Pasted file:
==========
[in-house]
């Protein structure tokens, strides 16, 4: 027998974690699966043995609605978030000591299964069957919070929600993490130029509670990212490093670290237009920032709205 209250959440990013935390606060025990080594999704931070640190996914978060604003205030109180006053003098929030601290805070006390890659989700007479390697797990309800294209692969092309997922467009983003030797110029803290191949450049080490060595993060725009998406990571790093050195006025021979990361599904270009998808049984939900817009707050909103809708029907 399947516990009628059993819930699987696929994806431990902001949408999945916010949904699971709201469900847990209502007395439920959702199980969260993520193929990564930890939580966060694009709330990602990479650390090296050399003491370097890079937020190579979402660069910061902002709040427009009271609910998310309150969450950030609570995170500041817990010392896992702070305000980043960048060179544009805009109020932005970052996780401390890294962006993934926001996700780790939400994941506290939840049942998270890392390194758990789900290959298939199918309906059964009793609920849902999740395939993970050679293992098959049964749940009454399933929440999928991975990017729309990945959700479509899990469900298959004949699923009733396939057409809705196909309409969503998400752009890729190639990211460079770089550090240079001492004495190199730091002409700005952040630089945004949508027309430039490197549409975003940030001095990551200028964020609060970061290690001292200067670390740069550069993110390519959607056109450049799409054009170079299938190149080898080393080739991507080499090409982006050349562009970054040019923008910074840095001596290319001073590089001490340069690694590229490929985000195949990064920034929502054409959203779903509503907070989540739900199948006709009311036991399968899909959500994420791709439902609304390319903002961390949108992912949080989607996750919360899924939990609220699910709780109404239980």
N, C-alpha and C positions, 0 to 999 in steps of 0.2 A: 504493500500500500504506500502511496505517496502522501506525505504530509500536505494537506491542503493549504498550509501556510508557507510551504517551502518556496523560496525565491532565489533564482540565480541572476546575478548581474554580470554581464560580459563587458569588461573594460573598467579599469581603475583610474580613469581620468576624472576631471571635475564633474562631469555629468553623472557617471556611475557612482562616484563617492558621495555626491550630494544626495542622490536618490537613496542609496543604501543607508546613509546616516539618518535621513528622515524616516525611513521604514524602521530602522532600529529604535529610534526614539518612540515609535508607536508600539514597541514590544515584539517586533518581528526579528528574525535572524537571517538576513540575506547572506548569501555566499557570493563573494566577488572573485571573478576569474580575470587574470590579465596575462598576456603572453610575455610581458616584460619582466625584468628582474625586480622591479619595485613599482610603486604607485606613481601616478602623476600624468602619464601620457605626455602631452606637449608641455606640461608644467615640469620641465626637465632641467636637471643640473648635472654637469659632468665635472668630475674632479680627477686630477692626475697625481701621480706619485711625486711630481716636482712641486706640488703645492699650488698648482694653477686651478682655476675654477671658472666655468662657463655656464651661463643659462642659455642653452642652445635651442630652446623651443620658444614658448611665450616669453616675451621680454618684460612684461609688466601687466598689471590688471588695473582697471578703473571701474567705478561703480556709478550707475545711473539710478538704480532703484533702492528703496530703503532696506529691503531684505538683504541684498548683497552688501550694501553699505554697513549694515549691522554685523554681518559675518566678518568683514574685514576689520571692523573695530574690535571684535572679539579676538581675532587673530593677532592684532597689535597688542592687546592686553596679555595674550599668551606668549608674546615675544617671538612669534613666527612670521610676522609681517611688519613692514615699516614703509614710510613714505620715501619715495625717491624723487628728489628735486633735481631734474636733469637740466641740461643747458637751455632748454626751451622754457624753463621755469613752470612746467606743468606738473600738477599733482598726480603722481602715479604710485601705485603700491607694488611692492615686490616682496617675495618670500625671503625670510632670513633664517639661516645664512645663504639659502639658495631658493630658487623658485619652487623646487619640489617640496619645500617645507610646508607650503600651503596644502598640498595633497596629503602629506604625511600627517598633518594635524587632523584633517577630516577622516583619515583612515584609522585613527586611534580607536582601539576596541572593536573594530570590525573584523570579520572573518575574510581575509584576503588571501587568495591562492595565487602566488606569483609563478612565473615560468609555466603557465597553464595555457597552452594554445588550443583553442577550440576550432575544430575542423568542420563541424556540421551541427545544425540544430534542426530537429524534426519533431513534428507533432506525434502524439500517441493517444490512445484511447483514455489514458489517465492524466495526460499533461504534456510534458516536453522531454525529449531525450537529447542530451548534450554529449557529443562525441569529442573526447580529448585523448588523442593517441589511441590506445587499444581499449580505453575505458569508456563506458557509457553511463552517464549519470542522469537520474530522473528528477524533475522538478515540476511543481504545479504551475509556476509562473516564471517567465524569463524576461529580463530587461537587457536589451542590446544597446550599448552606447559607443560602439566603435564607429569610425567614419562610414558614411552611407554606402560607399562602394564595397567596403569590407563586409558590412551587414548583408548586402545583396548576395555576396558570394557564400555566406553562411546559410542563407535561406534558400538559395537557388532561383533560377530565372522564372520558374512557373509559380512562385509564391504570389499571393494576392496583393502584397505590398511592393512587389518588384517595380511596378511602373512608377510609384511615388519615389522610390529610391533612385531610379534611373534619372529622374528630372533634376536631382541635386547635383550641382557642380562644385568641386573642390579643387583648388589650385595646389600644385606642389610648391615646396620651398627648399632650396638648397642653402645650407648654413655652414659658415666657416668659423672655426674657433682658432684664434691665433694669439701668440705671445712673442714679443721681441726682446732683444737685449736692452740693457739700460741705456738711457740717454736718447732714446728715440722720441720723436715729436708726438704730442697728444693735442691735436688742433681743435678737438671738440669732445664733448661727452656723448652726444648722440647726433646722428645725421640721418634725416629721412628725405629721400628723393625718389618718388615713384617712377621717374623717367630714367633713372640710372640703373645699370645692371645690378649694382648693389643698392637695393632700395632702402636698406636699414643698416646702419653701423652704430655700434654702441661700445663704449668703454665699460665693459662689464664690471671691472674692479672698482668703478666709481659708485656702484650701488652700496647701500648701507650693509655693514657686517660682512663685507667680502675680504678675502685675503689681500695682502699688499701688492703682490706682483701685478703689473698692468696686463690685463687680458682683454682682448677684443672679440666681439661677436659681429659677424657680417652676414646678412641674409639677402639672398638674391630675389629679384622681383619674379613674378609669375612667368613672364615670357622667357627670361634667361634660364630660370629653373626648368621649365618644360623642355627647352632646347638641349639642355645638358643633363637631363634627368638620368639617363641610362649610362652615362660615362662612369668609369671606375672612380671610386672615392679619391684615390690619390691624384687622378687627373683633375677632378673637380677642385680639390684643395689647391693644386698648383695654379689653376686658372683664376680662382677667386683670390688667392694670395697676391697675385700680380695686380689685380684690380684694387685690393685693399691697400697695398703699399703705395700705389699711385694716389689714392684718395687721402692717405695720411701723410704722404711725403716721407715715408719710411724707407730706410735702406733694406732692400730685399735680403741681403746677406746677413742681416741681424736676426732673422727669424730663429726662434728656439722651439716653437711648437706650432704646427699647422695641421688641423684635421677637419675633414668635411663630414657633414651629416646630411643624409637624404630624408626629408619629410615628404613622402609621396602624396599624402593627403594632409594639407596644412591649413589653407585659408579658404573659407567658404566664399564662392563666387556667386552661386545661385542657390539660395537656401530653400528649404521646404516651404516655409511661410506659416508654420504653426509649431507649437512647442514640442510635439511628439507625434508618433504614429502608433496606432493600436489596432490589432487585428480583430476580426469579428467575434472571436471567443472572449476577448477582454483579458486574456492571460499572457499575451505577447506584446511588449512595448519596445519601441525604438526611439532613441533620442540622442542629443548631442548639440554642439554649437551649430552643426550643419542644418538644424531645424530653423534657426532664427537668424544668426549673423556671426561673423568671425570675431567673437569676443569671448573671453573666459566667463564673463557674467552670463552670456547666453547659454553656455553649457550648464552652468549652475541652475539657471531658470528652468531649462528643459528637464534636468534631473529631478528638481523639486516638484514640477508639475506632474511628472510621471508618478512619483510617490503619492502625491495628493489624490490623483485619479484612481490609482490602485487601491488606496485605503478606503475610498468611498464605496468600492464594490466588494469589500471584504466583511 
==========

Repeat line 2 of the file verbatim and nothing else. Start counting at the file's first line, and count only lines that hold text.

């Protein structure tokens, strides 16, 4: 027998974690699966043995609605978030000591299964069957919070929600993490130029509670990212490093670290237009920032709205 209250959440990013935390606060025990080594999704931070640190996914978060604003205030109180006053003098929030601290805070006390890659989700007479390697797990309800294209692969092309997922467009983003030797110029803290191949450049080490060595993060725009998406990571790093050195006025021979990361599904270009998808049984939900817009707050909103809708029907 399947516990009628059993819930699987696929994806431990902001949408999945916010949904699971709201469900847990209502007395439920959702199980969260993520193929990564930890939580966060694009709330990602990479650390090296050399003491370097890079937020190579979402660069910061902002709040427009009271609910998310309150969450950030609570995170500041817990010392896992702070305000980043960048060179544009805009109020932005970052996780401390890294962006993934926001996700780790939400994941506290939840049942998270890392390194758990789900290959298939199918309906059964009793609920849902999740395939993970050679293992098959049964749940009454399933929440999928991975990017729309990945959700479509899990469900298959004949699923009733396939057409809705196909309409969503998400752009890729190639990211460079770089550090240079001492004495190199730091002409700005952040630089945004949508027309430039490197549409975003940030001095990551200028964020609060970061290690001292200067670390740069550069993110390519959607056109450049799409054009170079299938190149080898080393080739991507080499090409982006050349562009970054040019923008910074840095001596290319001073590089001490340069690694590229490929985000195949990064920034929502054409959203779903509503907070989540739900199948006709009311036991399968899909959500994420791709439902609304390319903002961390949108992912949080989607996750919360899924939990609220699910709780109404239980």